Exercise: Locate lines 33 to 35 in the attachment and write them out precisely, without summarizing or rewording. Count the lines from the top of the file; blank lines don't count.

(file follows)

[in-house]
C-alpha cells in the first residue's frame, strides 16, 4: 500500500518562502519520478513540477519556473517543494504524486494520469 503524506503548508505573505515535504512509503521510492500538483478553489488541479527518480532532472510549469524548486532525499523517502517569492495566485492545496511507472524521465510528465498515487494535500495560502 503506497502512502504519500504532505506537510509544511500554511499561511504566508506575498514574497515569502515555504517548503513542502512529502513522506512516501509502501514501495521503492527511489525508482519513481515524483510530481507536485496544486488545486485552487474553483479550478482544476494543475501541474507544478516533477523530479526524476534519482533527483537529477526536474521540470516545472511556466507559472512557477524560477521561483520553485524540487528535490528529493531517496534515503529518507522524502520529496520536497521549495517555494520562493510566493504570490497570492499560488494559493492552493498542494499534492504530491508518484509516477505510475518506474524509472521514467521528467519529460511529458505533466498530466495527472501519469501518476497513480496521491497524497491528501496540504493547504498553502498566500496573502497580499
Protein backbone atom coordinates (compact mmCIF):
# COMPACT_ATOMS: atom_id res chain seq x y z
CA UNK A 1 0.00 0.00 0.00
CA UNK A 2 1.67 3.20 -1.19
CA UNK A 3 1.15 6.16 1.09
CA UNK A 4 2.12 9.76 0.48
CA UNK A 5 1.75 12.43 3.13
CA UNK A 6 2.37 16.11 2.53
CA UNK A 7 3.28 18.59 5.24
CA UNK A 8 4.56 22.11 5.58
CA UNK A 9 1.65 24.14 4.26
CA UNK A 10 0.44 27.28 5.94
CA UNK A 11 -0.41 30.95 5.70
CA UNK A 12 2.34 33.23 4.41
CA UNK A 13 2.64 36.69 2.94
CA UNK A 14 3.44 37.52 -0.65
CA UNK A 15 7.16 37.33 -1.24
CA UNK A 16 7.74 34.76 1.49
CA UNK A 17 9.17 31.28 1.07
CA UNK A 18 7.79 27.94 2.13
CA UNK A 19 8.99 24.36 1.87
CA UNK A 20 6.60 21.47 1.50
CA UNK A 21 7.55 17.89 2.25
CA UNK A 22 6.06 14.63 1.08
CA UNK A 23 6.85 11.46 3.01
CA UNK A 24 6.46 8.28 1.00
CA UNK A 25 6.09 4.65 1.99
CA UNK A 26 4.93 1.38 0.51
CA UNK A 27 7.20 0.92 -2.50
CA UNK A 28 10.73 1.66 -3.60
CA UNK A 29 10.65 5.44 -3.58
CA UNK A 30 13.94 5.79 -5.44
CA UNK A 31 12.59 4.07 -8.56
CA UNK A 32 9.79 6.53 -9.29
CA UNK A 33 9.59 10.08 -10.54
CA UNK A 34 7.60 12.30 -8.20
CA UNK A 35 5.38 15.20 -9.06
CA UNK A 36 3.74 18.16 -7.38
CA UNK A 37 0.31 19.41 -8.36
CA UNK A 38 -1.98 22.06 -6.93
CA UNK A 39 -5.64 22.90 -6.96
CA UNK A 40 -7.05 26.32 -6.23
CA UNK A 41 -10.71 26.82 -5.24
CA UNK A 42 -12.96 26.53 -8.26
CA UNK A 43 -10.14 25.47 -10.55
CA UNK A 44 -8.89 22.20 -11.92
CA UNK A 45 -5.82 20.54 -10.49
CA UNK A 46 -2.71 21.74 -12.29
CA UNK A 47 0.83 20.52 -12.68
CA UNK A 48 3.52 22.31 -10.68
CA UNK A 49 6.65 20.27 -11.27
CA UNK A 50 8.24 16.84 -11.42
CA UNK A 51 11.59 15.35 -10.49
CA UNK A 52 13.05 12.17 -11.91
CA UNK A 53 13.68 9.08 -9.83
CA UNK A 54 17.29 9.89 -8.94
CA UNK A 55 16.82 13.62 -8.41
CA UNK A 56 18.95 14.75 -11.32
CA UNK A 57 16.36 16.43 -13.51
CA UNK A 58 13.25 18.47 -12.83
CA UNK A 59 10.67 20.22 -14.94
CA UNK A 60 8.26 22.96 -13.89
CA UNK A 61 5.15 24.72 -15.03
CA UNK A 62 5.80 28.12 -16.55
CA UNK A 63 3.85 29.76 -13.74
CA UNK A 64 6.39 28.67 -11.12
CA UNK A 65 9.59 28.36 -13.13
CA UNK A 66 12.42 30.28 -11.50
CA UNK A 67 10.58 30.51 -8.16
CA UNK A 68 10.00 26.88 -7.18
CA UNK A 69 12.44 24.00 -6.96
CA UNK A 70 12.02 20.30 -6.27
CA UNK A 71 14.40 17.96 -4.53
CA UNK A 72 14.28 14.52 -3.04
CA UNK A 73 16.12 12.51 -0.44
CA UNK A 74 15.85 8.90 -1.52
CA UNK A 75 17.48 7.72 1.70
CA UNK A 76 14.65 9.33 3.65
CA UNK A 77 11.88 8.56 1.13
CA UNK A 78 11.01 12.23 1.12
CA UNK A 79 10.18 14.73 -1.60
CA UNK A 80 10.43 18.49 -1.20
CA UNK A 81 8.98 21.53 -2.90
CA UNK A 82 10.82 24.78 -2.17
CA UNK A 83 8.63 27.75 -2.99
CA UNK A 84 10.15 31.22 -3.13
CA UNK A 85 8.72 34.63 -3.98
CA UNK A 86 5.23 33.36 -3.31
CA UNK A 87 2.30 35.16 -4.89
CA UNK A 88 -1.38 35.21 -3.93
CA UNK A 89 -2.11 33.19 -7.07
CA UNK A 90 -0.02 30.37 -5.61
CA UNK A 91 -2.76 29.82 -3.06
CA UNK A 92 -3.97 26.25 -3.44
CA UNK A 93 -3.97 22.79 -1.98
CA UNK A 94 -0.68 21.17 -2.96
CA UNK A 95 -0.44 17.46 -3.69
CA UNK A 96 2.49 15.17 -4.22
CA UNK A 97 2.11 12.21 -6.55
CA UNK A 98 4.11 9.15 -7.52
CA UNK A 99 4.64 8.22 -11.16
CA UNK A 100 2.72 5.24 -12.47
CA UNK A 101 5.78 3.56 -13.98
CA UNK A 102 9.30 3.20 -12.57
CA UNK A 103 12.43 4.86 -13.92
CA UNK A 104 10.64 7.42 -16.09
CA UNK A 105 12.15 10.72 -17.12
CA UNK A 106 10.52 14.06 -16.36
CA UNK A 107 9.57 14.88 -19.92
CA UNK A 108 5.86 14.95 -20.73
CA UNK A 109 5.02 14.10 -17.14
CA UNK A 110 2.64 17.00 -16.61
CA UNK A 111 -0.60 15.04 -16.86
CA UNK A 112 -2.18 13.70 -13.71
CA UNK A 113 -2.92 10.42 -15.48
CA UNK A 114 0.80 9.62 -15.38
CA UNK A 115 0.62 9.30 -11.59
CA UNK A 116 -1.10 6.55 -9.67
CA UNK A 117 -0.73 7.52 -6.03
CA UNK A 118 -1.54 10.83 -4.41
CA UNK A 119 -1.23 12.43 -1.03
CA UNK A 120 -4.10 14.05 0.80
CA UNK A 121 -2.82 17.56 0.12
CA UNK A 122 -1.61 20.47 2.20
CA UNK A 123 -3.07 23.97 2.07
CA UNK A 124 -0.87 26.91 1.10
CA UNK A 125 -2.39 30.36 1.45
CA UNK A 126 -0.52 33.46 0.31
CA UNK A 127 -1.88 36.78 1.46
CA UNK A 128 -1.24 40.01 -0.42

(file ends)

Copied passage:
CA UNK A 29 10.65 5.44 -3.58
CA UNK A 30 13.94 5.79 -5.44
CA UNK A 31 12.59 4.07 -8.56